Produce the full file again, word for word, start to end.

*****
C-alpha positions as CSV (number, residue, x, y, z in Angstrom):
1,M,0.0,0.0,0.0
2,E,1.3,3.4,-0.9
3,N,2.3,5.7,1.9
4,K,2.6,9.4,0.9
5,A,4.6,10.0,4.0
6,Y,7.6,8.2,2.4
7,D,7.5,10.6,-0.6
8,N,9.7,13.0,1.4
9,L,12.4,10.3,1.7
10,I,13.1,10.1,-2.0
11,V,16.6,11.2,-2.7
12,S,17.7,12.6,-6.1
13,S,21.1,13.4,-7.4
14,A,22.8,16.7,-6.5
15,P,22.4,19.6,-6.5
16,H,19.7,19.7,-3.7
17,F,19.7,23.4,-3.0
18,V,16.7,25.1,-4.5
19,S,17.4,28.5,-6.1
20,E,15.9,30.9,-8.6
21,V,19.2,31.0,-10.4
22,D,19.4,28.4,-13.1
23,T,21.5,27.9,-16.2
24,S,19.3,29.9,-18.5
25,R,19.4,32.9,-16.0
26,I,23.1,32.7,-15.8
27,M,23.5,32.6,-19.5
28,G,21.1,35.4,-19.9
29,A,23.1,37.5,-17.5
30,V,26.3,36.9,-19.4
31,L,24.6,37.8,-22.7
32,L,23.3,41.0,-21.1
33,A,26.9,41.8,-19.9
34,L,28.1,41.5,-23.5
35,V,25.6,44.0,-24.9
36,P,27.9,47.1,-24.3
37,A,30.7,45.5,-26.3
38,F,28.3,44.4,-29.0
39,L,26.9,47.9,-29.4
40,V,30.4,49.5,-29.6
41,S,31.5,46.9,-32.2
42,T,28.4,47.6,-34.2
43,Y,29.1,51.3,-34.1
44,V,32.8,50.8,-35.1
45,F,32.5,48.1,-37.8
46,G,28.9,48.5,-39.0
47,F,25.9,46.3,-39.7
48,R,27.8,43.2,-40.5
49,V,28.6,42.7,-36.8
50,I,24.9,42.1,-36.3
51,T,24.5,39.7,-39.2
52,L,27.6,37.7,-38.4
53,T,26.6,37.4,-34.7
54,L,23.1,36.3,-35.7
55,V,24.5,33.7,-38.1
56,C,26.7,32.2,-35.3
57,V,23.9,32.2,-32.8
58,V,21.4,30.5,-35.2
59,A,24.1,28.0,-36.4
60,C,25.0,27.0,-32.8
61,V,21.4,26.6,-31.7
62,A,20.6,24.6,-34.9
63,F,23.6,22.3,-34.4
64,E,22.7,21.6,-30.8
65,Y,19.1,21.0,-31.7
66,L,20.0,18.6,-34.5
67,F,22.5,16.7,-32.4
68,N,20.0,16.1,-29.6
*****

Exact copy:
C-alpha positions as CSV (number, residue, x, y, z in Angstrom):
1,M,0.0,0.0,0.0
2,E,1.3,3.4,-0.9
3,N,2.3,5.7,1.9
4,K,2.6,9.4,0.9
5,A,4.6,10.0,4.0
6,Y,7.6,8.2,2.4
7,D,7.5,10.6,-0.6
8,N,9.7,13.0,1.4
9,L,12.4,10.3,1.7
10,I,13.1,10.1,-2.0
11,V,16.6,11.2,-2.7
12,S,17.7,12.6,-6.1
13,S,21.1,13.4,-7.4
14,A,22.8,16.7,-6.5
15,P,22.4,19.6,-6.5
16,H,19.7,19.7,-3.7
17,F,19.7,23.4,-3.0
18,V,16.7,25.1,-4.5
19,S,17.4,28.5,-6.1
20,E,15.9,30.9,-8.6
21,V,19.2,31.0,-10.4
22,D,19.4,28.4,-13.1
23,T,21.5,27.9,-16.2
24,S,19.3,29.9,-18.5
25,R,19.4,32.9,-16.0
26,I,23.1,32.7,-15.8
27,M,23.5,32.6,-19.5
28,G,21.1,35.4,-19.9
29,A,23.1,37.5,-17.5
30,V,26.3,36.9,-19.4
31,L,24.6,37.8,-22.7
32,L,23.3,41.0,-21.1
33,A,26.9,41.8,-19.9
34,L,28.1,41.5,-23.5
35,V,25.6,44.0,-24.9
36,P,27.9,47.1,-24.3
37,A,30.7,45.5,-26.3
38,F,28.3,44.4,-29.0
39,L,26.9,47.9,-29.4
40,V,30.4,49.5,-29.6
41,S,31.5,46.9,-32.2
42,T,28.4,47.6,-34.2
43,Y,29.1,51.3,-34.1
44,V,32.8,50.8,-35.1
45,F,32.5,48.1,-37.8
46,G,28.9,48.5,-39.0
47,F,25.9,46.3,-39.7
48,R,27.8,43.2,-40.5
49,V,28.6,42.7,-36.8
50,I,24.9,42.1,-36.3
51,T,24.5,39.7,-39.2
52,L,27.6,37.7,-38.4
53,T,26.6,37.4,-34.7
54,L,23.1,36.3,-35.7
55,V,24.5,33.7,-38.1
56,C,26.7,32.2,-35.3
57,V,23.9,32.2,-32.8
58,V,21.4,30.5,-35.2
59,A,24.1,28.0,-36.4
60,C,25.0,27.0,-32.8
61,V,21.4,26.6,-31.7
62,A,20.6,24.6,-34.9
63,F,23.6,22.3,-34.4
64,E,22.7,21.6,-30.8
65,Y,19.1,21.0,-31.7
66,L,20.0,18.6,-34.5
67,F,22.5,16.7,-32.4
68,N,20.0,16.1,-29.6